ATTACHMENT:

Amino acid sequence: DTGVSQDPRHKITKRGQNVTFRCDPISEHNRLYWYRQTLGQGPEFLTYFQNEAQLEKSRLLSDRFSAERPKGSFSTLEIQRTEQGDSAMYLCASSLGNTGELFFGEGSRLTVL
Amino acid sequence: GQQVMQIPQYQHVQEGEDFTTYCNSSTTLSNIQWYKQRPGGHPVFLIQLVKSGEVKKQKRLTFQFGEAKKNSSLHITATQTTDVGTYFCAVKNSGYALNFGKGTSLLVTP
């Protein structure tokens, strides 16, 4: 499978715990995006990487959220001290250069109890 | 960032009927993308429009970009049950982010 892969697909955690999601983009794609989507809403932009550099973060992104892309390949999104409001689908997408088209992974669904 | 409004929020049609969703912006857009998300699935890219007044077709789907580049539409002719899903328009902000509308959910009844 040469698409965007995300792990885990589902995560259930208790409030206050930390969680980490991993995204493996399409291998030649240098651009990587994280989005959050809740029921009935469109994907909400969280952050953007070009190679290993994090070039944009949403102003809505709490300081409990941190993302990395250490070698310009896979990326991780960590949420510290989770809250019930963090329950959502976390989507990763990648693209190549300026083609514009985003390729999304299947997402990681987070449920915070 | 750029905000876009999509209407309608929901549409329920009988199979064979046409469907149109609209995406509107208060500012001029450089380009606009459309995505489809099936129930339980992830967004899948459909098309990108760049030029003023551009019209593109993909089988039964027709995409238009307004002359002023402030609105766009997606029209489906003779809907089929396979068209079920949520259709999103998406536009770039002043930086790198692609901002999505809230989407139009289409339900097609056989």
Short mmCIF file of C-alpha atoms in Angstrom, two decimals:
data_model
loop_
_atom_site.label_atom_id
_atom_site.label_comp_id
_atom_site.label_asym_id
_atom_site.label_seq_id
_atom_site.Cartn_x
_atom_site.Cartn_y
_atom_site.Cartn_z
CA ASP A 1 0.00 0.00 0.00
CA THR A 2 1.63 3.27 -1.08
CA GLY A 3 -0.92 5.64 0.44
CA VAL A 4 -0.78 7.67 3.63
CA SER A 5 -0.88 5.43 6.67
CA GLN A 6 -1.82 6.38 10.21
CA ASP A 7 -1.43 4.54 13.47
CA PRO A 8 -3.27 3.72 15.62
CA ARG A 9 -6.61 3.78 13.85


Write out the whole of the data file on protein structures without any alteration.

Amino acid sequence: DTGVSQDPRHKITKRGQNVTFRCDPISEHNRLYWYRQTLGQGPEFLTYFQNEAQLEKSRLLSDRFSAERPKGSFSTLEIQRTEQGDSAMYLCASSLGNTGELFFGEGSRLTVL
Amino acid sequence: GQQVMQIPQYQHVQEGEDFTTYCNSSTTLSNIQWYKQRPGGHPVFLIQLVKSGEVKKQKRLTFQFGEAKKNSSLHITATQTTDVGTYFCAVKNSGYALNFGKGTSLLVTP
């Protein structure tokens, strides 16, 4: 499978715990995006990487959220001290250069109890 | 960032009927993308429009970009049950982010 892969697909955690999601983009794609989507809403932009550099973060992104892309390949999104409001689908997408088209992974669904 | 409004929020049609969703912006857009998300699935890219007044077709789907580049539409002719899903328009902000509308959910009844 040469698409965007995300792990885990589902995560259930208790409030206050930390969680980490991993995204493996399409291998030649240098651009990587994280989005959050809740029921009935469109994907909400969280952050953007070009190679290993994090070039944009949403102003809505709490300081409990941190993302990395250490070698310009896979990326991780960590949420510290989770809250019930963090329950959502976390989507990763990648693209190549300026083609514009985003390729999304299947997402990681987070449920915070 | 750029905000876009999509209407309608929901549409329920009988199979064979046409469907149109609209995406509107208060500012001029450089380009606009459309995505489809099936129930339980992830967004899948459909098309990108760049030029003023551009019209593109993909089988039964027709995409238009307004002359002023402030609105766009997606029209489906003779809907089929396979068209079920949520259709999103998406536009770039002043930086790198692609901002999505809230989407139009289409339900097609056989």
Short mmCIF file of C-alpha atoms in Angstrom, two decimals:
data_model
loop_
_atom_site.label_atom_id
_atom_site.label_comp_id
_atom_site.label_asym_id
_atom_site.label_seq_id
_atom_site.Cartn_x
_atom_site.Cartn_y
_atom_site.Cartn_z
CA ASP A 1 0.00 0.00 0.00
CA THR A 2 1.63 3.27 -1.08
CA GLY A 3 -0.92 5.64 0.44
CA VAL A 4 -0.78 7.67 3.63
CA SER A 5 -0.88 5.43 6.67
CA GLN A 6 -1.82 6.38 10.21
CA ASP A 7 -1.43 4.54 13.47
CA PRO A 8 -3.27 3.72 15.62
CA ARG A 9 -6.61 3.78 13.85